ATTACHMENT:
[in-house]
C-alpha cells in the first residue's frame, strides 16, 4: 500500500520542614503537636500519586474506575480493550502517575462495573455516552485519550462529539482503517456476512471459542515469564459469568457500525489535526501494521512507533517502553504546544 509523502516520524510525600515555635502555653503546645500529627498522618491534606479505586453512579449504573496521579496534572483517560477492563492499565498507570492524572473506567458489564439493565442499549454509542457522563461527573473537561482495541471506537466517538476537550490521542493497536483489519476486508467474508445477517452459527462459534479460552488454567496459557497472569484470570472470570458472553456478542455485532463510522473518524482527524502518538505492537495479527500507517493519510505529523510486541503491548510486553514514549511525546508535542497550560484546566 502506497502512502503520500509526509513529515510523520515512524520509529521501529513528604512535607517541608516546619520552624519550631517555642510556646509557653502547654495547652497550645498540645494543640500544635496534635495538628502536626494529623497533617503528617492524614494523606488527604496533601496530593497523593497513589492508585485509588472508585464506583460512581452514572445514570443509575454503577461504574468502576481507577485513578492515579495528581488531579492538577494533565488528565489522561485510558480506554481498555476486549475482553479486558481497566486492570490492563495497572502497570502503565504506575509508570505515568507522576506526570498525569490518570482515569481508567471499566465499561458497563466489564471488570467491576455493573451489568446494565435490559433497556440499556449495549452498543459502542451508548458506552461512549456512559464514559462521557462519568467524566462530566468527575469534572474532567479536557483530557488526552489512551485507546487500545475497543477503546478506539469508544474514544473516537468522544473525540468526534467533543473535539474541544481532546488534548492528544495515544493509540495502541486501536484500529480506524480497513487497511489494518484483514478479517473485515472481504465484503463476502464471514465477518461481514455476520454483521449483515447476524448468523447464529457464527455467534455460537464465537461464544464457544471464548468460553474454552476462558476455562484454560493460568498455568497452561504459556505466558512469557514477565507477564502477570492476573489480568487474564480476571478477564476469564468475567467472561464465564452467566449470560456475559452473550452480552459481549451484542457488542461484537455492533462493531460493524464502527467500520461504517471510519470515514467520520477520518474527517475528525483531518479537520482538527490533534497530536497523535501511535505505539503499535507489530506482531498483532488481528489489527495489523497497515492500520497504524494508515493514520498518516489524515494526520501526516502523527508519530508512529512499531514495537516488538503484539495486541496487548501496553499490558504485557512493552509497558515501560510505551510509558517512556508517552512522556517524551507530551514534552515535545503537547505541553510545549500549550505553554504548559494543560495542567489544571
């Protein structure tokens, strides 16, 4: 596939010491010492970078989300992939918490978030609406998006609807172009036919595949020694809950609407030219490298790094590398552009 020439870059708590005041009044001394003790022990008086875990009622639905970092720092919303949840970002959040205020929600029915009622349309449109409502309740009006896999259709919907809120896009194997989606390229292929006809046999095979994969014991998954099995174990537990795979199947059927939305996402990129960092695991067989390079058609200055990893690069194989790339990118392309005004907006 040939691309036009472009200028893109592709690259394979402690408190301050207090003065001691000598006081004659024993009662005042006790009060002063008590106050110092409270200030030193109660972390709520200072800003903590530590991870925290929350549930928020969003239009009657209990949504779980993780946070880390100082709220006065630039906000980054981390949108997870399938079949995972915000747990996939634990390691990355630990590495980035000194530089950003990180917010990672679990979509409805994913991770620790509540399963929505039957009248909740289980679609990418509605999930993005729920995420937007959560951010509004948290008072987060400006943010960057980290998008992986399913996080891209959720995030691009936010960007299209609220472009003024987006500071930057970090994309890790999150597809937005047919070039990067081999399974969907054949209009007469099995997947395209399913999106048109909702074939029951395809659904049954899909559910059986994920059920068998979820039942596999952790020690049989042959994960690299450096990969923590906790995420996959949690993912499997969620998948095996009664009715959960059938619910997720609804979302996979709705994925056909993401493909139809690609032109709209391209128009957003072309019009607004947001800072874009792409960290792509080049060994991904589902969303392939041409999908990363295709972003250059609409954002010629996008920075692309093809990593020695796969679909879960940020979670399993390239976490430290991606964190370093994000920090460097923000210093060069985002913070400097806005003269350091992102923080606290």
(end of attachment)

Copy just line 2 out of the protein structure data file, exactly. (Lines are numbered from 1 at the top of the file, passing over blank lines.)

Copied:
C-alpha cells in the first residue's frame, strides 16, 4: 500500500520542614503537636500519586474506575480493550502517575462495573455516552485519550462529539482503517456476512471459542515469564459469568457500525489535526501494521512507533517502553504546544 509523502516520524510525600515555635502555653503546645500529627498522618491534606479505586453512579449504573496521579496534572483517560477492563492499565498507570492524572473506567458489564439493565442499549454509542457522563461527573473537561482495541471506537466517538476537550490521542493497536483489519476486508467474508445477517452459527462459534479460552488454567496459557497472569484470570472470570458472553456478542455485532463510522473518524482527524502518538505492537495479527500507517493519510505529523510486541503491548510486553514514549511525546508535542497550560484546566 502506497502512502503520500509526509513529515510523520515512524520509529521501529513528604512535607517541608516546619520552624519550631517555642510556646509557653502547654495547652497550645498540645494543640500544635496534635495538628502536626494529623497533617503528617492524614494523606488527604496533601496530593497523593497513589492508585485509588472508585464506583460512581452514572445514570443509575454503577461504574468502576481507577485513578492515579495528581488531579492538577494533565488528565489522561485510558480506554481498555476486549475482553479486558481497566486492570490492563495497572502497570502503565504506575509508570505515568507522576506526570498525569490518570482515569481508567471499566465499561458497563466489564471488570467491576455493573451489568446494565435490559433497556440499556449495549452498543459502542451508548458506552461512549456512559464514559462521557462519568467524566462530566468527575469534572474532567479536557483530557488526552489512551485507546487500545475497543477503546478506539469508544474514544473516537468522544473525540468526534467533543473535539474541544481532546488534548492528544495515544493509540495502541486501536484500529480506524480497513487497511489494518484483514478479517473485515472481504465484503463476502464471514465477518461481514455476520454483521449483515447476524448468523447464529457464527455467534455460537464465537461464544464457544471464548468460553474454552476462558476455562484454560493460568498455568497452561504459556505466558512469557514477565507477564502477570492476573489480568487474564480476571478477564476469564468475567467472561464465564452467566449470560456475559452473550452480552459481549451484542457488542461484537455492533462493531460493524464502527467500520461504517471510519470515514467520520477520518474527517475528525483531518479537520482538527490533534497530536497523535501511535505505539503499535507489530506482531498483532488481528489489527495489523497497515492500520497504524494508515493514520498518516489524515494526520501526516502523527508519530508512529512499531514495537516488538503484539495486541496487548501496553499490558504485557512493552509497558515501560510505551510509558517512556508517552512522556517524551507530551514534552515535545503537547505541553510545549500549550505553554504548559494543560495542567489544571